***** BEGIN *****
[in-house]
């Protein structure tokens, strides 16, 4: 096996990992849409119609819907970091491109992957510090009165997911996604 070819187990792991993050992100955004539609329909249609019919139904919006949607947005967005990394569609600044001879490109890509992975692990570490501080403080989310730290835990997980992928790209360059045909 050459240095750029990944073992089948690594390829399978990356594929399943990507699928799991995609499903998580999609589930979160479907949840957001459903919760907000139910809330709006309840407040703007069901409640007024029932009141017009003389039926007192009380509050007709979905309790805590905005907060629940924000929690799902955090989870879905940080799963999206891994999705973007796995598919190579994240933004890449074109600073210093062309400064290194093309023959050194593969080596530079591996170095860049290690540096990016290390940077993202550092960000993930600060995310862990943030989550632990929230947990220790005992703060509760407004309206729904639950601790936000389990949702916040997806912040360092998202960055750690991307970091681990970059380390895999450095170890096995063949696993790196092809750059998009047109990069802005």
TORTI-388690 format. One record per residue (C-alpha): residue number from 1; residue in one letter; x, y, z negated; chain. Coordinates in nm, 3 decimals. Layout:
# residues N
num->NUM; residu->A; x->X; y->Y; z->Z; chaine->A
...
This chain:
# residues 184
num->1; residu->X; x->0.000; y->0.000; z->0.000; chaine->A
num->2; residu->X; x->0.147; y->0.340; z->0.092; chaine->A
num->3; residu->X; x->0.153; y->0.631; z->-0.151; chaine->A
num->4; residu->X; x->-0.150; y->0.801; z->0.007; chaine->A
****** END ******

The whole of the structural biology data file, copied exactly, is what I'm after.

[in-house]
């Protein structure tokens, strides 16, 4: 096996990992849409119609819907970091491109992957510090009165997911996604 070819187990792991993050992100955004539609329909249609019919139904919006949607947005967005990394569609600044001879490109890509992975692990570490501080403080989310730290835990997980992928790209360059045909 050459240095750029990944073992089948690594390829399978990356594929399943990507699928799991995609499903998580999609589930979160479907949840957001459903919760907000139910809330709006309840407040703007069901409640007024029932009141017009003389039926007192009380509050007709979905309790805590905005907060629940924000929690799902955090989870879905940080799963999206891994999705973007796995598919190579994240933004890449074109600073210093062309400064290194093309023959050194593969080596530079591996170095860049290690540096990016290390940077993202550092960000993930600060995310862990943030989550632990929230947990220790005992703060509760407004309206729904639950601790936000389990949702916040997806912040360092998202960055750690991307970091681990970059380390895999450095170890096995063949696993790196092809750059998009047109990069802005």
TORTI-388690 format. One record per residue (C-alpha): residue number from 1; residue in one letter; x, y, z negated; chain. Coordinates in nm, 3 decimals. Layout:
# residues N
num->NUM; residu->A; x->X; y->Y; z->Z; chaine->A
...
This chain:
# residues 184
num->1; residu->X; x->0.000; y->0.000; z->0.000; chaine->A
num->2; residu->X; x->0.147; y->0.340; z->0.092; chaine->A
num->3; residu->X; x->0.153; y->0.631; z->-0.151; chaine->A
num->4; residu->X; x->-0.150; y->0.801; z->0.007; chaine->A